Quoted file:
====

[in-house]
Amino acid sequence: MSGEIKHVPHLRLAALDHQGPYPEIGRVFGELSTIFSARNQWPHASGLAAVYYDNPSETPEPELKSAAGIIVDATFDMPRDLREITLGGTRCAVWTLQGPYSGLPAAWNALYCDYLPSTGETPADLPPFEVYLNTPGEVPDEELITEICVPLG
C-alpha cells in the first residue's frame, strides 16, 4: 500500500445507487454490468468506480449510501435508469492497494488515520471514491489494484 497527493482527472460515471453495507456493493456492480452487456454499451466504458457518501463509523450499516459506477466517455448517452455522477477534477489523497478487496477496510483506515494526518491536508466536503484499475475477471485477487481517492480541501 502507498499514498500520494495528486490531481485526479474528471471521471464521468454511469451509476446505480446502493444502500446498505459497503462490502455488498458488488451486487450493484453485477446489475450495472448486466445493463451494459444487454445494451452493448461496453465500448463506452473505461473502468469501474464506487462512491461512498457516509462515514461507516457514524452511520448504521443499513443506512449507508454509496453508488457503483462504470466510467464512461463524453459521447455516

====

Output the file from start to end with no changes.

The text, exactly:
[in-house]
Amino acid sequence: MSGEIKHVPHLRLAALDHQGPYPEIGRVFGELSTIFSARNQWPHASGLAAVYYDNPSETPEPELKSAAGIIVDATFDMPRDLREITLGGTRCAVWTLQGPYSGLPAAWNALYCDYLPSTGETPADLPPFEVYLNTPGEVPDEELITEICVPLG
C-alpha cells in the first residue's frame, strides 16, 4: 500500500445507487454490468468506480449510501435508469492497494488515520471514491489494484 497527493482527472460515471453495507456493493456492480452487456454499451466504458457518501463509523450499516459506477466517455448517452455522477477534477489523497478487496477496510483506515494526518491536508466536503484499475475477471485477487481517492480541501 502507498499514498500520494495528486490531481485526479474528471471521471464521468454511469451509476446505480446502493444502500446498505459497503462490502455488498458488488451486487450493484453485477446489475450495472448486466445493463451494459444487454445494451452493448461496453465500448463506452473505461473502468469501474464506487462512491461512498457516509462515514461507516457514524452511520448504521443499513443506512449507508454509496453508488457503483462504470466510467464512461463524453459521447455516